One report concluded that chromium GTF has been found to reduce glycosylated hemoglobin (HbAlc) and fasting blood glucose (FBG) levels in a large meta-analysis; gymnema sylvestre reduced HbAlc levels; cinnamon improved FBG; fenugreek reduced FBG in 1 of 3 small trials; and vanadium reduced FBG in small, uncontrolled trials [18].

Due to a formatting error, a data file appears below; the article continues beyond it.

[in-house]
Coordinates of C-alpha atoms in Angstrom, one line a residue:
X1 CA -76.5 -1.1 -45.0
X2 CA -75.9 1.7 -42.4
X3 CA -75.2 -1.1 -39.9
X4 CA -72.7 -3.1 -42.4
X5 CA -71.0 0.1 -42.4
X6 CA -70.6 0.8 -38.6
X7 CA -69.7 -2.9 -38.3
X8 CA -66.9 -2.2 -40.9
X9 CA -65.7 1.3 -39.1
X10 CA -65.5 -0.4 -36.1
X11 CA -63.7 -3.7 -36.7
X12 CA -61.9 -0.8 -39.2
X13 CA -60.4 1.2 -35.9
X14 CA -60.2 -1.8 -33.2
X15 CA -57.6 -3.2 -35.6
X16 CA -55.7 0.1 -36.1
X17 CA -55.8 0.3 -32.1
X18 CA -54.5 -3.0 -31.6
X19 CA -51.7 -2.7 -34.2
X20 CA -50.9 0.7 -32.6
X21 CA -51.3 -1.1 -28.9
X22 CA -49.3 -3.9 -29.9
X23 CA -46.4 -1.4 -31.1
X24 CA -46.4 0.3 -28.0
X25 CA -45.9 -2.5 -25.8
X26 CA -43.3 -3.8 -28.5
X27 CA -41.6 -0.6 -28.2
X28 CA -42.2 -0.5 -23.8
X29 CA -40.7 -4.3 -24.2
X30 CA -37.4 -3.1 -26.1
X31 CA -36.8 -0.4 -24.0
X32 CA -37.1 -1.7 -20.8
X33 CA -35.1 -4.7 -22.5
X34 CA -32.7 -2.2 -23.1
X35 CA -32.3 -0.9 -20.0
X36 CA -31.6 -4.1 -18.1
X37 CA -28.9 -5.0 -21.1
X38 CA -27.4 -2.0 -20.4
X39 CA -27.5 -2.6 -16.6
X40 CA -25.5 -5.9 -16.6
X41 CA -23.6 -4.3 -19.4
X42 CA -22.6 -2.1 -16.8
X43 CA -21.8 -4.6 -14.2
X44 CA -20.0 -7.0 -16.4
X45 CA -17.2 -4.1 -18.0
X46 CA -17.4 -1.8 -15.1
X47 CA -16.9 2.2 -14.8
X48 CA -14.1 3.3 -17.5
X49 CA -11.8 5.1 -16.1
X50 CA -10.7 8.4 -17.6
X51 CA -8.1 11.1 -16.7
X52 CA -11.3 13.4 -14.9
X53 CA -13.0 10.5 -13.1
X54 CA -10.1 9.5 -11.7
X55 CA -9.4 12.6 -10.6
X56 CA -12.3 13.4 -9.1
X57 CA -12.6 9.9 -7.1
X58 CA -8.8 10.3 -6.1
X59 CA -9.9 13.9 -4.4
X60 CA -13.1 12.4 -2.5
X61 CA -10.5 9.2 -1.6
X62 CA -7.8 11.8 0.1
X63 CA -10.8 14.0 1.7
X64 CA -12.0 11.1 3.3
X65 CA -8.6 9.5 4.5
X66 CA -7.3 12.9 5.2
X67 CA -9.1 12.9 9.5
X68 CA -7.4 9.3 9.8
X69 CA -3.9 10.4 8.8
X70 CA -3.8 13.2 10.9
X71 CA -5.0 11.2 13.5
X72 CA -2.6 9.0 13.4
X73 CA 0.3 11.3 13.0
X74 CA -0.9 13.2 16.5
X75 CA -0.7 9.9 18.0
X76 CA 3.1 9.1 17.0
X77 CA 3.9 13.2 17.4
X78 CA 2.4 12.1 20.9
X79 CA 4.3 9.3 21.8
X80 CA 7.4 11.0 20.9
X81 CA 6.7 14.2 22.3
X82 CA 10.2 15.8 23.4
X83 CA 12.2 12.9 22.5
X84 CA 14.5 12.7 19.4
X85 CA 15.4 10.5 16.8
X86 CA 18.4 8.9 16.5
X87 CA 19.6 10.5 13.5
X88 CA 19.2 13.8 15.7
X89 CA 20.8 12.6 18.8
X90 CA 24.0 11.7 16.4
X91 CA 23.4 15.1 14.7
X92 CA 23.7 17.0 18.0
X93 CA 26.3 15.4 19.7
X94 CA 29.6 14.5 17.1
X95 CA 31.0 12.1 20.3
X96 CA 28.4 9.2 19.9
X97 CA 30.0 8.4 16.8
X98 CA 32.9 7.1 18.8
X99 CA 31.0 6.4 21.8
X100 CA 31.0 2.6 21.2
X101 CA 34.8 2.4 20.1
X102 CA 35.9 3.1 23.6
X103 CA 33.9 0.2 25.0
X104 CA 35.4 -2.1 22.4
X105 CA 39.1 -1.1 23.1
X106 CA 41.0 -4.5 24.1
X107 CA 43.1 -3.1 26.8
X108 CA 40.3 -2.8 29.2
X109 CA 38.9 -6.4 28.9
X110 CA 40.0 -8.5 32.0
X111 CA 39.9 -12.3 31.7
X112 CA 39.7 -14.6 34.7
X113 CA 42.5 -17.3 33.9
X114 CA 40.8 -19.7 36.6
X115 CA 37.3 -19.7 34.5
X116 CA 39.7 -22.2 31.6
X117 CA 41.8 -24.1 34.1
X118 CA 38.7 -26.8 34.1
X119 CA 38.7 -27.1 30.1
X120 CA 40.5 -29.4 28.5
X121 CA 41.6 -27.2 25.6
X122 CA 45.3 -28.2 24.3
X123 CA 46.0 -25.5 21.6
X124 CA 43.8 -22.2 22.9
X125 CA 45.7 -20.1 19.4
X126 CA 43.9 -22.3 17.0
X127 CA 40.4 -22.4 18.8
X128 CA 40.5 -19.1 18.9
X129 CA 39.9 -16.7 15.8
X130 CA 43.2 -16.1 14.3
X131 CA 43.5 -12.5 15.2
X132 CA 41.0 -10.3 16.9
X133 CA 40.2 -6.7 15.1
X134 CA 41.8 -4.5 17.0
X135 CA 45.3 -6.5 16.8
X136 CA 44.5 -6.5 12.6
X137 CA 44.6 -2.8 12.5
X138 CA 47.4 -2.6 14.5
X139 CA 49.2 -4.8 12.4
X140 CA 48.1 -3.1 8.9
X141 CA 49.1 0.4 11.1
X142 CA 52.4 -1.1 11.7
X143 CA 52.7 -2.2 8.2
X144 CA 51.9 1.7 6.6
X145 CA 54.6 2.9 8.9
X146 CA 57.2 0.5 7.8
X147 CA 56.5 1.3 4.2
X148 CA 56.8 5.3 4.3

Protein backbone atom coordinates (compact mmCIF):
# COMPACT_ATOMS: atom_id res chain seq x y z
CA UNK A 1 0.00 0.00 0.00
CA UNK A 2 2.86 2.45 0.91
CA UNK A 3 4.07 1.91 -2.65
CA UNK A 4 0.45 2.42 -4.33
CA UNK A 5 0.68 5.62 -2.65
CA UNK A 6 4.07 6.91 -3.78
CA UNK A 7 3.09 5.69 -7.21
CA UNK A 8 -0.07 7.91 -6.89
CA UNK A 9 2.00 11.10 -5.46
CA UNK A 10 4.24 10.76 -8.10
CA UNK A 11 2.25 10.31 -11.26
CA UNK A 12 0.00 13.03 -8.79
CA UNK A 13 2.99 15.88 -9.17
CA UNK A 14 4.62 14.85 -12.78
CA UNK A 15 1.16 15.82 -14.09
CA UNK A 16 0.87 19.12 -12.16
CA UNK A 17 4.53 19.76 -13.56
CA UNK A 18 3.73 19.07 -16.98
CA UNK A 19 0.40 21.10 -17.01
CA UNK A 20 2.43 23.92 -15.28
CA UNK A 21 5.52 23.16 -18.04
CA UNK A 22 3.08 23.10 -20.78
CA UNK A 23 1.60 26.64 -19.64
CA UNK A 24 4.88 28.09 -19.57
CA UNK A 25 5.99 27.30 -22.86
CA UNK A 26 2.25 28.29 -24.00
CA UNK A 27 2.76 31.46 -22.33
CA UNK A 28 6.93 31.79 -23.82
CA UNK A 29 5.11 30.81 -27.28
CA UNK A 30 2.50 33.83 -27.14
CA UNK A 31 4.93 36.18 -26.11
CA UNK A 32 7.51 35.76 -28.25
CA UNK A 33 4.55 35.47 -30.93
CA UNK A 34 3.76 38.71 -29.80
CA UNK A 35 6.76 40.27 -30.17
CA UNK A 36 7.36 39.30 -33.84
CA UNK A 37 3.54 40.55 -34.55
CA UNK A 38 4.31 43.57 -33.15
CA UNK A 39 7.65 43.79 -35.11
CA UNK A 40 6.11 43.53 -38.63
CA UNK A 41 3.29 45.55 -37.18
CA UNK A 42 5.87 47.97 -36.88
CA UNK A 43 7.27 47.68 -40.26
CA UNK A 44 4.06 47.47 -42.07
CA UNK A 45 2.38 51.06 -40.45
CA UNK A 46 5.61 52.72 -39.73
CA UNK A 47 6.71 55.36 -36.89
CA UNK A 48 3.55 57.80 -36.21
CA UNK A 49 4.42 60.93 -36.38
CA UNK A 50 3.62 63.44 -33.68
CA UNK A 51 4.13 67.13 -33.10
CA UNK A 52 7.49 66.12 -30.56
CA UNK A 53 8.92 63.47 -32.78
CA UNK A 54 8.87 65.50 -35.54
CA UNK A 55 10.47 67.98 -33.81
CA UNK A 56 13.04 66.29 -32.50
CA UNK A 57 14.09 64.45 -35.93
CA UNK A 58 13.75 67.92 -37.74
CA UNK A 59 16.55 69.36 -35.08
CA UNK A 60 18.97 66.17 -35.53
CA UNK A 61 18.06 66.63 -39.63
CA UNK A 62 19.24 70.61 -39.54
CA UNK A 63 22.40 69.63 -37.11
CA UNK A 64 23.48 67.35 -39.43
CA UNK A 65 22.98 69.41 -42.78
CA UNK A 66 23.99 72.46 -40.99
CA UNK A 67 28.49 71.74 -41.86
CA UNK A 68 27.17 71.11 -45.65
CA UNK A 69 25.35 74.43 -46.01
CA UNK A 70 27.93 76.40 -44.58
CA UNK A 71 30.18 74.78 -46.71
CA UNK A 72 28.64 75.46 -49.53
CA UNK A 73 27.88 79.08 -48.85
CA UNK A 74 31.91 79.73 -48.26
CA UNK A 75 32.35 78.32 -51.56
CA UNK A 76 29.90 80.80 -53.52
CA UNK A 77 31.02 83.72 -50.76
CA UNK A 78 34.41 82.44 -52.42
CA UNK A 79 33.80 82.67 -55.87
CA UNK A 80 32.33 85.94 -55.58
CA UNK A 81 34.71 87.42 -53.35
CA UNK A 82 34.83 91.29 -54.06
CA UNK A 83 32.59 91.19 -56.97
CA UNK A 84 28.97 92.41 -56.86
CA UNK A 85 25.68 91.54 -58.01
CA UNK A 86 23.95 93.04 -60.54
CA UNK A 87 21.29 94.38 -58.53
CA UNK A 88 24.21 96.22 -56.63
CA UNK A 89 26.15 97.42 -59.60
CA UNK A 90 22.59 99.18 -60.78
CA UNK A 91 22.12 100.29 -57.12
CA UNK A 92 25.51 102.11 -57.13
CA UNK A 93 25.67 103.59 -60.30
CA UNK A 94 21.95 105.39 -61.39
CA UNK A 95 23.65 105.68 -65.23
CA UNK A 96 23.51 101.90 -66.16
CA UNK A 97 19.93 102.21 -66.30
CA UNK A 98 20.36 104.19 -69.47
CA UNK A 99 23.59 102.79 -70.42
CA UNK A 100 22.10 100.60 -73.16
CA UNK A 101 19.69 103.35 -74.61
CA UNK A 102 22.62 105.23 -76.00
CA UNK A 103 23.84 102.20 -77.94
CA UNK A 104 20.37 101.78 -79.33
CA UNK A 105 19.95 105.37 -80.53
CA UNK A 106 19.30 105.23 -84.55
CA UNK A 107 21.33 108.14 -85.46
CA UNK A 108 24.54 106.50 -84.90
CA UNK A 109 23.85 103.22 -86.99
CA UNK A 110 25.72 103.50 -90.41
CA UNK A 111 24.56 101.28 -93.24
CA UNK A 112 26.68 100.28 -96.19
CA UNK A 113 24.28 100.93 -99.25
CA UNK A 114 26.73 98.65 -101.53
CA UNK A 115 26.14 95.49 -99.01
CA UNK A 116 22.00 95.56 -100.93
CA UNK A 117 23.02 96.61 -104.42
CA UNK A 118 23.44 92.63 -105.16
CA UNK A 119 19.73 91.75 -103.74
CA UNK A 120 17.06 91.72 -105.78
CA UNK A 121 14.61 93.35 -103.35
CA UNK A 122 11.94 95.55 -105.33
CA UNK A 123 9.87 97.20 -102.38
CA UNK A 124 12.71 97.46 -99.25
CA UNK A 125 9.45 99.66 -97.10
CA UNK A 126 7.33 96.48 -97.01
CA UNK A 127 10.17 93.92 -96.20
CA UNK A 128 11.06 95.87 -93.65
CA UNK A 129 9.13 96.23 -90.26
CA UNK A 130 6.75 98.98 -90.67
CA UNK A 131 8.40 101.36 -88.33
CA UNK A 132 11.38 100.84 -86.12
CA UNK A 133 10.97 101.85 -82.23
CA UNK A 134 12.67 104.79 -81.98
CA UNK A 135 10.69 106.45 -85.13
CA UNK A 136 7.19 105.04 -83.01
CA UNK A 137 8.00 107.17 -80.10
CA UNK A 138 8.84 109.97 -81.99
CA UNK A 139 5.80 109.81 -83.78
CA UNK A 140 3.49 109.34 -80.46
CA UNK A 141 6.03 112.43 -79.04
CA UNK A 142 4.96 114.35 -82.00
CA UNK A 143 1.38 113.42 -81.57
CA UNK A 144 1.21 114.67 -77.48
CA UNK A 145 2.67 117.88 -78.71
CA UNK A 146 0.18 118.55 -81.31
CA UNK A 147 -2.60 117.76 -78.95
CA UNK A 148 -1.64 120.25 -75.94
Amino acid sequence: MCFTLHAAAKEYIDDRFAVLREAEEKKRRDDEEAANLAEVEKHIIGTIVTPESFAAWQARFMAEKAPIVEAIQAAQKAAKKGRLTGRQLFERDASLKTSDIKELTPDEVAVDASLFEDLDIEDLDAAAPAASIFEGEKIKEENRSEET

Cinnamon Bark Cinnamon cassia has been found to improve fasting blood glucose (FBG) [18]. Another cinnamon study noticed FBG improvement with "significant decrease in plasma C-peptide, serum triglyceride, total cholesterol and blood urea nitrogen levels while serum high density lipoprotein (HDL)-cholesterol levels were significantly increased" [19] (HDL is known as "good cholesterol"). "Cinnamon extract regulates glucose transporter and insulin-signaling gene expression ... and this regulation could contribute to the potential health benefits of CE" (cinnamon extracts) [20).